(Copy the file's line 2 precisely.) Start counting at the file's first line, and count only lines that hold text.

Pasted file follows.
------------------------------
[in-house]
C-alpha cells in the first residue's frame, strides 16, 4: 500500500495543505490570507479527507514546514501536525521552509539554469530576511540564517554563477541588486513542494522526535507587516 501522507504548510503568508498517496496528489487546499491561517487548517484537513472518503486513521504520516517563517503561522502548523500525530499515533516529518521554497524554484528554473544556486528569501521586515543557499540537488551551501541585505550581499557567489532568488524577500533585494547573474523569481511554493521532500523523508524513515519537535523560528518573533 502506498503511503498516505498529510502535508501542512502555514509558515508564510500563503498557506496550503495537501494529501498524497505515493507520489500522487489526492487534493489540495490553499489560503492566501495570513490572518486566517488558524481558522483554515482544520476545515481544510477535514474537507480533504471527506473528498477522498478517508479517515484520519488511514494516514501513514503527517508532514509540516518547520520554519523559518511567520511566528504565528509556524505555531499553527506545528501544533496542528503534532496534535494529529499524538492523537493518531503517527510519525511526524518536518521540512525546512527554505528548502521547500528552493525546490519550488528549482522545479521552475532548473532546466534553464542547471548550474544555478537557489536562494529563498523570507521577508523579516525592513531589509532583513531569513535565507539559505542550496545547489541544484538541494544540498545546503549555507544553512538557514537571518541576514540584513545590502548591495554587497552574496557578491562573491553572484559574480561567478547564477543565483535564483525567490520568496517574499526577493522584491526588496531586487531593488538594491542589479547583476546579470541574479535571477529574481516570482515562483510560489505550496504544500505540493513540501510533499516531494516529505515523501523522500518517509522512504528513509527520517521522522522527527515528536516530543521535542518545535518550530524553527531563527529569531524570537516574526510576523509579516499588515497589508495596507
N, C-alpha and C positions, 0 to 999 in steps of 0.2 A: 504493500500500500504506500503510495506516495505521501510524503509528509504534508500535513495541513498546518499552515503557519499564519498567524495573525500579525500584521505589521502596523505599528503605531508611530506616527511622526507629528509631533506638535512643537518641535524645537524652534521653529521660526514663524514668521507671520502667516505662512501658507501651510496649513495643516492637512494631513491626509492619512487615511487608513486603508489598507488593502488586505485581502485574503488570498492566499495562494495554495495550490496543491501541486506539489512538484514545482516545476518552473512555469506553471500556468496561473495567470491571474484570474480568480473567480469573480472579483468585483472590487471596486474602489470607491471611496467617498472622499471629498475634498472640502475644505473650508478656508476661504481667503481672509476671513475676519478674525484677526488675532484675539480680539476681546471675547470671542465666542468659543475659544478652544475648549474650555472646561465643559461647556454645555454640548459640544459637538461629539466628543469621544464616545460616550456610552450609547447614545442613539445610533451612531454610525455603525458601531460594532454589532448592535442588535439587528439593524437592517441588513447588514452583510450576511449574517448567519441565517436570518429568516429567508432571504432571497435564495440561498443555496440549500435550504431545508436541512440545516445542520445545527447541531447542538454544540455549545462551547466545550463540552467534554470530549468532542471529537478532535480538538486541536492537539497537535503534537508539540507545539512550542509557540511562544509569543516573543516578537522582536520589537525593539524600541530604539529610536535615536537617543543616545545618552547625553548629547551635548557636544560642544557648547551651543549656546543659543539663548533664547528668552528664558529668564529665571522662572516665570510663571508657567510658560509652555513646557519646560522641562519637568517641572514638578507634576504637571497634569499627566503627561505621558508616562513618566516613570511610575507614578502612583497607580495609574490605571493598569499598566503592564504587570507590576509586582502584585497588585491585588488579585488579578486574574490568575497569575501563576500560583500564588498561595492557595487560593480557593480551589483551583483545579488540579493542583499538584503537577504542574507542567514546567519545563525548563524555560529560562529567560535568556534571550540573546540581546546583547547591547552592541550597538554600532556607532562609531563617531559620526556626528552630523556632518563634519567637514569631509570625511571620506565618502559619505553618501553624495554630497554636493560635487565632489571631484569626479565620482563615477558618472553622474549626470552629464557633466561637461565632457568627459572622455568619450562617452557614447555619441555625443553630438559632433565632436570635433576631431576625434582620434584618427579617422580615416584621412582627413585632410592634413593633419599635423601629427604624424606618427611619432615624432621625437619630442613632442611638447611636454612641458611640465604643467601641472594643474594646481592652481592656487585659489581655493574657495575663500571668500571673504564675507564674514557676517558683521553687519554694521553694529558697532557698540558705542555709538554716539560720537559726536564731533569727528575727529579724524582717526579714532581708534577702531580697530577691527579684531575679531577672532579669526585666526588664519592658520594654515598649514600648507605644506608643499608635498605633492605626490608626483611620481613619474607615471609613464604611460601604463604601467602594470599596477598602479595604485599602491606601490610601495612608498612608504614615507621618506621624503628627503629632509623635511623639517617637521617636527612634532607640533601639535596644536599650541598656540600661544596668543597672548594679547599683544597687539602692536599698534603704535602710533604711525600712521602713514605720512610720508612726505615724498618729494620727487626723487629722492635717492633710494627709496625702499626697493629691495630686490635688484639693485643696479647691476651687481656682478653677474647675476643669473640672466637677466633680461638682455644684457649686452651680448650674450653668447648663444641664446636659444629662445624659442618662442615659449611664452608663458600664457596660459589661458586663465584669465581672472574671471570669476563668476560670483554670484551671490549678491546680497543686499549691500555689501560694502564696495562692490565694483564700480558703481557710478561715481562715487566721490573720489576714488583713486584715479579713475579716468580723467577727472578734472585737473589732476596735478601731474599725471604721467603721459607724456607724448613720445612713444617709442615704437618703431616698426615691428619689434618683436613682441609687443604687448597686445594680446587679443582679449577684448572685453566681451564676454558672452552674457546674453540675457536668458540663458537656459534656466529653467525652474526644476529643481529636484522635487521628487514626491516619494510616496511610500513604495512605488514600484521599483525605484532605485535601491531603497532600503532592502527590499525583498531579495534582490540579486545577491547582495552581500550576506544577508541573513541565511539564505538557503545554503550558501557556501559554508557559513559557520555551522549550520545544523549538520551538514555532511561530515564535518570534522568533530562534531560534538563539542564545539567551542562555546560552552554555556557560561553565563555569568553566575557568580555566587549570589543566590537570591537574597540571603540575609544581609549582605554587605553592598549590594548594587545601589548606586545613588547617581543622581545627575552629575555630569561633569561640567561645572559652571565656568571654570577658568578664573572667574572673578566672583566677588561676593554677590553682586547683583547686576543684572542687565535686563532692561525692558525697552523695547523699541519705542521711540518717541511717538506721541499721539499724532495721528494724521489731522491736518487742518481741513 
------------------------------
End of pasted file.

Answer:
C-alpha cells in the first residue's frame, strides 16, 4: 500500500495543505490570507479527507514546514501536525521552509539554469530576511540564517554563477541588486513542494522526535507587516 501522507504548510503568508498517496496528489487546499491561517487548517484537513472518503486513521504520516517563517503561522502548523500525530499515533516529518521554497524554484528554473544556486528569501521586515543557499540537488551551501541585505550581499557567489532568488524577500533585494547573474523569481511554493521532500523523508524513515519537535523560528518573533 502506498503511503498516505498529510502535508501542512502555514509558515508564510500563503498557506496550503495537501494529501498524497505515493507520489500522487489526492487534493489540495490553499489560503492566501495570513490572518486566517488558524481558522483554515482544520476545515481544510477535514474537507480533504471527506473528498477522498478517508479517515484520519488511514494516514501513514503527517508532514509540516518547520520554519523559518511567520511566528504565528509556524505555531499553527506545528501544533496542528503534532496534535494529529499524538492523537493518531503517527510519525511526524518536518521540512525546512527554505528548502521547500528552493525546490519550488528549482522545479521552475532548473532546466534553464542547471548550474544555478537557489536562494529563498523570507521577508523579516525592513531589509532583513531569513535565507539559505542550496545547489541544484538541494544540498545546503549555507544553512538557514537571518541576514540584513545590502548591495554587497552574496557578491562573491553572484559574480561567478547564477543565483535564483525567490520568496517574499526577493522584491526588496531586487531593488538594491542589479547583476546579470541574479535571477529574481516570482515562483510560489505550496504544500505540493513540501510533499516531494516529505515523501523522500518517509522512504528513509527520517521522522522527527515528536516530543521535542518545535518550530524553527531563527529569531524570537516574526510576523509579516499588515497589508495596507